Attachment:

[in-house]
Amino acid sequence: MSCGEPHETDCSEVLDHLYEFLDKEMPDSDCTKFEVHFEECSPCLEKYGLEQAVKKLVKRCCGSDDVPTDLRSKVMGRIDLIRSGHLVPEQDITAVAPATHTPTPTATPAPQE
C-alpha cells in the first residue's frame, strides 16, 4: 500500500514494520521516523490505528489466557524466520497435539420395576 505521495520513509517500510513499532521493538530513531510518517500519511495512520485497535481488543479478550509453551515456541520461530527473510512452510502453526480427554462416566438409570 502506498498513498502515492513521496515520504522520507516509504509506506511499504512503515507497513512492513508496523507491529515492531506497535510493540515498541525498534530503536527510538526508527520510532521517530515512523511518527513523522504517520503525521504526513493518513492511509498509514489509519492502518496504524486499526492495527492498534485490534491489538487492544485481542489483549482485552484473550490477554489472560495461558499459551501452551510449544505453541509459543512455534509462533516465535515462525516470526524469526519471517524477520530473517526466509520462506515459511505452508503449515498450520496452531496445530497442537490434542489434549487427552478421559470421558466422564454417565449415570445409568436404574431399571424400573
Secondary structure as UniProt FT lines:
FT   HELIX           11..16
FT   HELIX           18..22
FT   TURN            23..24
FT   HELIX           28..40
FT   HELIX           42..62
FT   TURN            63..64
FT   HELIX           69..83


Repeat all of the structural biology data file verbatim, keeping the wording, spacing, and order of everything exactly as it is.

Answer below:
[in-house]
Amino acid sequence: MSCGEPHETDCSEVLDHLYEFLDKEMPDSDCTKFEVHFEECSPCLEKYGLEQAVKKLVKRCCGSDDVPTDLRSKVMGRIDLIRSGHLVPEQDITAVAPATHTPTPTATPAPQE
C-alpha cells in the first residue's frame, strides 16, 4: 500500500514494520521516523490505528489466557524466520497435539420395576 505521495520513509517500510513499532521493538530513531510518517500519511495512520485497535481488543479478550509453551515456541520461530527473510512452510502453526480427554462416566438409570 502506498498513498502515492513521496515520504522520507516509504509506506511499504512503515507497513512492513508496523507491529515492531506497535510493540515498541525498534530503536527510538526508527520510532521517530515512523511518527513523522504517520503525521504526513493518513492511509498509514489509519492502518496504524486499526492495527492498534485490534491489538487492544485481542489483549482485552484473550490477554489472560495461558499459551501452551510449544505453541509459543512455534509462533516465535515462525516470526524469526519471517524477520530473517526466509520462506515459511505452508503449515498450520496452531496445530497442537490434542489434549487427552478421559470421558466422564454417565449415570445409568436404574431399571424400573
Secondary structure as UniProt FT lines:
FT   HELIX           11..16
FT   HELIX           18..22
FT   TURN            23..24
FT   HELIX           28..40
FT   HELIX           42..62
FT   TURN            63..64
FT   HELIX           69..83